Once you have clearly invoked your right to an attorney, any police interrogation must stop unless you initiate communication. If instead police restart the conversation, your statements will be presumed involuntary and will not be admissible at trial. To determine admissibility, the court looks at 1) whether you, rather than police, started the conversation in a manner demonstrating a willingness to discuss the investigation, and 2) if so, whether you knowingly and voluntarily waived your Miranda rights.
To knowingly waive your rights, the waiver must reflect an intentional relinquishment or abandonment of a known right or privilege. That means you were fully aware of both the nature of the right you gave up and the consequences of your decision to abandon it. A waiver is not voluntary if you suffered from an intellectual disability or if police continued questioning you after you requested an attorney.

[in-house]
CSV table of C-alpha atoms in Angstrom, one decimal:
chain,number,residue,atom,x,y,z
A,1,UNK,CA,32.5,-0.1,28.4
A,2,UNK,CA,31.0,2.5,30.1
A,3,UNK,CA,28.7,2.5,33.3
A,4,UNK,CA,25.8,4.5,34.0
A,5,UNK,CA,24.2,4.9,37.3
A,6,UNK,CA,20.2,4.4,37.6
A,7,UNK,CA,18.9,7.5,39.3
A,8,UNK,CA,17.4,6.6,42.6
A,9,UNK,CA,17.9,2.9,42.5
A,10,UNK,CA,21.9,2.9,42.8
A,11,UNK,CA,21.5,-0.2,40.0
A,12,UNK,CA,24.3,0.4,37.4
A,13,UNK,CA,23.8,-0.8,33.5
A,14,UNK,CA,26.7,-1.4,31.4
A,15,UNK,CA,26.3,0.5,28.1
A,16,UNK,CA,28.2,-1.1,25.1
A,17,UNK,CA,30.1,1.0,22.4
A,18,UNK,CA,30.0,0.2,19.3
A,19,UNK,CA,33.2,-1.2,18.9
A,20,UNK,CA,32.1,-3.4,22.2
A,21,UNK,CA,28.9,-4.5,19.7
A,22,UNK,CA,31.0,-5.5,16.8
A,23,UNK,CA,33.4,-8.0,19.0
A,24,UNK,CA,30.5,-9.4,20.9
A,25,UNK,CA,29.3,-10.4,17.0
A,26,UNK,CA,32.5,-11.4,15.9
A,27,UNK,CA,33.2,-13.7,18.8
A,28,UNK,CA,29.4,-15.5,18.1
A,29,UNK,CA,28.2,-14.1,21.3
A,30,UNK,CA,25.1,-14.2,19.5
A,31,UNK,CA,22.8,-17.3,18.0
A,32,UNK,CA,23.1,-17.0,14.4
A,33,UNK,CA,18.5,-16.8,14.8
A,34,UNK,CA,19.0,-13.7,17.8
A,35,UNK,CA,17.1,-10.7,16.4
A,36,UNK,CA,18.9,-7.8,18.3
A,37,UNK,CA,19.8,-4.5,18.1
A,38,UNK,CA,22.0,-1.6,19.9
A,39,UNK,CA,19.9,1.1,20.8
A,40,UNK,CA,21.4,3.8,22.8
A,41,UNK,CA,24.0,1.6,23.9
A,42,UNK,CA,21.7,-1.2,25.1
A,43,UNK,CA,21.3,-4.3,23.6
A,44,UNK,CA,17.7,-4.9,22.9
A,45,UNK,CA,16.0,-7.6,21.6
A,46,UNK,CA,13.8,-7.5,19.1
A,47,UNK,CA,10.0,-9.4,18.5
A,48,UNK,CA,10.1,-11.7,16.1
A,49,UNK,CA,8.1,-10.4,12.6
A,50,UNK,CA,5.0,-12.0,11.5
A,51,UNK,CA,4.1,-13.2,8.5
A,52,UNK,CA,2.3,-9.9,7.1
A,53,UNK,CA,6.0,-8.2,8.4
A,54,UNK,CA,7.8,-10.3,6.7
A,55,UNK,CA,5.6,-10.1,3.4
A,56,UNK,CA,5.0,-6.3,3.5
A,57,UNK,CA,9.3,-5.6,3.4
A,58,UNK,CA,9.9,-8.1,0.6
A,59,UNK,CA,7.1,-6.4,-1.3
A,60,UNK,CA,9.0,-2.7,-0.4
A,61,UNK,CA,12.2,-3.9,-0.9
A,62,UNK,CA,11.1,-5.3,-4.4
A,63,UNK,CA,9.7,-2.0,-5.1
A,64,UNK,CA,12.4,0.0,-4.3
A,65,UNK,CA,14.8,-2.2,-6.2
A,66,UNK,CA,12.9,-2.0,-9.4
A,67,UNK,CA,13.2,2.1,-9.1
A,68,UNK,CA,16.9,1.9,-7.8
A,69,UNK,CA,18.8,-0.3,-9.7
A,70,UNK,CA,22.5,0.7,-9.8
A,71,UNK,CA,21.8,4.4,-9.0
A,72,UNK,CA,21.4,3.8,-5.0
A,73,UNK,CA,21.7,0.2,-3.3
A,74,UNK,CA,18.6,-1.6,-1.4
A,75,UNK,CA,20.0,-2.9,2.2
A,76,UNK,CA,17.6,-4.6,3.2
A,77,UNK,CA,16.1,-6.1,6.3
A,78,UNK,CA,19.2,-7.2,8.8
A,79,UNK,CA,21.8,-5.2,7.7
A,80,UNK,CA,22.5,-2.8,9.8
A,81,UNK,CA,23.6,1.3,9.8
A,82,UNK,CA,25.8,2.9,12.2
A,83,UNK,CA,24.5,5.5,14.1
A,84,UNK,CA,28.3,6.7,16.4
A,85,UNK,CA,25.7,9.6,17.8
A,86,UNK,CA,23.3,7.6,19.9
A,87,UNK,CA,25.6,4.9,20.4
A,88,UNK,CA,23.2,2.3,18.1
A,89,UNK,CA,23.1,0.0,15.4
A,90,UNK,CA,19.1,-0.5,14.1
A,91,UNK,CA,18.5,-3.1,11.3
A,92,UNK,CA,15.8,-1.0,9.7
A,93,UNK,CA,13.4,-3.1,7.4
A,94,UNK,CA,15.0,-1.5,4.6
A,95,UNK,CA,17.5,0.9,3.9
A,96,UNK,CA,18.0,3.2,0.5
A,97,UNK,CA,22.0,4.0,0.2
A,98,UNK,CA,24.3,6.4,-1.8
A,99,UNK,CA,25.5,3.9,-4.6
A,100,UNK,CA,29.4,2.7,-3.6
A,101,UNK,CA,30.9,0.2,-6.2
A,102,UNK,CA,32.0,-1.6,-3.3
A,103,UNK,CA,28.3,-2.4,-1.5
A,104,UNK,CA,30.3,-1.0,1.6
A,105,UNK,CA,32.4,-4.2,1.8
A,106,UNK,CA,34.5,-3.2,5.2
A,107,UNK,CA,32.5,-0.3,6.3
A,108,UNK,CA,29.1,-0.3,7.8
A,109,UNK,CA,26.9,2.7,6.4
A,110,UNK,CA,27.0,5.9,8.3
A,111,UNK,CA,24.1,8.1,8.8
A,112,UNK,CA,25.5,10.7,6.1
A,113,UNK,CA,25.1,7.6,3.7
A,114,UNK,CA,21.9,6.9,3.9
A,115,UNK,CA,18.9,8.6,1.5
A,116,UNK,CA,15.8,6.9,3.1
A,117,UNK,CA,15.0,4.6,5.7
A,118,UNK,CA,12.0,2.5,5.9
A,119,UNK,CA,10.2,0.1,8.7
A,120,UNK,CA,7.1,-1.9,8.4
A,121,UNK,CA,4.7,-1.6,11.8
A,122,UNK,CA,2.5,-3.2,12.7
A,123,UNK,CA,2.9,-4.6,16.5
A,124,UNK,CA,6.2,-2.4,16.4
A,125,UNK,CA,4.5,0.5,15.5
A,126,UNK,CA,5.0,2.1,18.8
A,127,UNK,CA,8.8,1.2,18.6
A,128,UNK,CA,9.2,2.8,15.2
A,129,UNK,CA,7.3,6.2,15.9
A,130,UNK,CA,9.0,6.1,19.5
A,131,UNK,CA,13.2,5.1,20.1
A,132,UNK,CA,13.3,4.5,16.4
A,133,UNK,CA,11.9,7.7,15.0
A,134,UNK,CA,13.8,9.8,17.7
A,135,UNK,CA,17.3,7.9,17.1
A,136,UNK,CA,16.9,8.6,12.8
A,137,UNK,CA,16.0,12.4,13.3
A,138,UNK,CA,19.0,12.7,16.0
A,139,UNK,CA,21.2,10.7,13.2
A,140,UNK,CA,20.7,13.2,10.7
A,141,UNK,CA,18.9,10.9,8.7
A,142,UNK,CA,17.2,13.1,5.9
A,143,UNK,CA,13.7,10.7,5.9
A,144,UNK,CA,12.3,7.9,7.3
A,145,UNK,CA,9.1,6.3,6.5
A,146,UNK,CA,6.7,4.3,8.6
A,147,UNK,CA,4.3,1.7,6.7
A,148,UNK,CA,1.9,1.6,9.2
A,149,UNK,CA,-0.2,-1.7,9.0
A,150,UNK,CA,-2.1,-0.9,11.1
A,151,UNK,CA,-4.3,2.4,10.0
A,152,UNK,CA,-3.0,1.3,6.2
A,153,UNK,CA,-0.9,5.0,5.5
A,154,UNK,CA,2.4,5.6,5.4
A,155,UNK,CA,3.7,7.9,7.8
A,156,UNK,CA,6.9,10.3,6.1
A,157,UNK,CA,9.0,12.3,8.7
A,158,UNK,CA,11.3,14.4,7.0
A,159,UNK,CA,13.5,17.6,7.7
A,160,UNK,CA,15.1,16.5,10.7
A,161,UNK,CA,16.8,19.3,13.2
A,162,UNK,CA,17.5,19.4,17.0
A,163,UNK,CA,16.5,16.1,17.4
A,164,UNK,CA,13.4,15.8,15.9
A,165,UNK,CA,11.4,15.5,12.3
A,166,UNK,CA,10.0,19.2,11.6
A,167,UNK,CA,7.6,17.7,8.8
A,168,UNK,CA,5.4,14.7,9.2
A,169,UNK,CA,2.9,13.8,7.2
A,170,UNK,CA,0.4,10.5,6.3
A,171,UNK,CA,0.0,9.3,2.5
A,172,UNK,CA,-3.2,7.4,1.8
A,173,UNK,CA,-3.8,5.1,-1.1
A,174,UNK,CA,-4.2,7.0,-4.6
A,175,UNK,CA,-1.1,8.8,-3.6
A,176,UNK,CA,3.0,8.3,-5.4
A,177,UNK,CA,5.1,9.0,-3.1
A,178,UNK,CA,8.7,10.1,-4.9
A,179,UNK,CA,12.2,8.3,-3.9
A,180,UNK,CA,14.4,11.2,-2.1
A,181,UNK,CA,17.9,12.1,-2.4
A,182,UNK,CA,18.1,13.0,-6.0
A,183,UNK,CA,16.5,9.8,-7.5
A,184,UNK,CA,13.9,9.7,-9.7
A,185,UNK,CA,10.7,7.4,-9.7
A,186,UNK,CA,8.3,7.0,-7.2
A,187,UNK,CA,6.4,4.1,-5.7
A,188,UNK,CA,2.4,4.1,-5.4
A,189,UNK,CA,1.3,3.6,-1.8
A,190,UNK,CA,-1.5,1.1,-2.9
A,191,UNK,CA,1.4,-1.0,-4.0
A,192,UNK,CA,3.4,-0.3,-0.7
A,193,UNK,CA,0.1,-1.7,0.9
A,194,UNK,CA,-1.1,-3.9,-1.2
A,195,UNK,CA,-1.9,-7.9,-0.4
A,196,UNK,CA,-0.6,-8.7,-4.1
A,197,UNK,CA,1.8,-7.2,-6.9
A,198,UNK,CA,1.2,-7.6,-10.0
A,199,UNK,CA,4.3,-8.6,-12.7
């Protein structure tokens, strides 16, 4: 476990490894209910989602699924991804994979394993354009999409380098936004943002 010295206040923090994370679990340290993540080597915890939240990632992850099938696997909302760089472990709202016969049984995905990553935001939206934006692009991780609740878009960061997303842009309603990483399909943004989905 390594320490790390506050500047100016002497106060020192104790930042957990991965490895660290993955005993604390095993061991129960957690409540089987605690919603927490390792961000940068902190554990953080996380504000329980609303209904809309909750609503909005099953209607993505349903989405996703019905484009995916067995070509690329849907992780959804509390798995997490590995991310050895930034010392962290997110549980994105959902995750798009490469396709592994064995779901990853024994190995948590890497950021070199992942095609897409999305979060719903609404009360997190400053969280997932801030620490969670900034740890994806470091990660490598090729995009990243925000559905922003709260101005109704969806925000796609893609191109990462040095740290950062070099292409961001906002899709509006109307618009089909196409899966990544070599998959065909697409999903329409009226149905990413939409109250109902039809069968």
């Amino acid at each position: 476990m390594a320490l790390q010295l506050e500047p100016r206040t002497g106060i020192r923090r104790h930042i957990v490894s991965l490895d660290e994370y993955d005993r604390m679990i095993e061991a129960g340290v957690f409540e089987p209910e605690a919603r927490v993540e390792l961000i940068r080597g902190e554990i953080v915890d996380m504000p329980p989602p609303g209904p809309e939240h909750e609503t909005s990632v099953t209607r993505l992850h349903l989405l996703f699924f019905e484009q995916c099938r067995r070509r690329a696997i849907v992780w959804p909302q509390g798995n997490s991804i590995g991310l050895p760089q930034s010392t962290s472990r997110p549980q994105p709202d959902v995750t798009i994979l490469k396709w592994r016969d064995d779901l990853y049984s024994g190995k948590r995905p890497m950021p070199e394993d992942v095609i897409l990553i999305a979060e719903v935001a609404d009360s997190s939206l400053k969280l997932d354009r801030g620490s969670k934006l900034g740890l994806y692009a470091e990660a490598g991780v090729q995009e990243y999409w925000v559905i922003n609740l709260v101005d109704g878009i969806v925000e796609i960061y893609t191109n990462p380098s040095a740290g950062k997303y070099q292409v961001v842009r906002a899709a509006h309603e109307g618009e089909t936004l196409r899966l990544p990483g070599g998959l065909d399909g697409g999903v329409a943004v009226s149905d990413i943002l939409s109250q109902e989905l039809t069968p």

In People v. Kadow, the defendant was intellectually disabled with an IQ in the 50s, and the officer, had threatened him with jail if he did not answer questions. The court reflected that the intellectually disabled are considered more susceptible to police coercion than people of normal intellect. Thus, the defendant could not knowingly and voluntarily waive his rights.
If you have been charged with a criminal offense, contact an experienced criminal law attorney immediately. An attorney can review your case for your best possible defense. If police coerced you into talking or you were otherwise incapable of waiving your rights, an attorney may be able to petition the court to suppress any incriminating statements that you involuntarily made.
If you have questions about this or another related Illinois criminal or traffic matter, please contact Matt Keenan at 847-568-0160 or email firstname.lastname@example.org.
(Besides Skokie, Matt Keenan also serves the communities of Arlington Heights, Chicago, Deerfield, Des Plaines, Evanston, Glenview, Morton Grove, Mount Prospect, Niles, Northbrook, Park Ridge, Rolling Meadows, Wilmette and Winnetka.)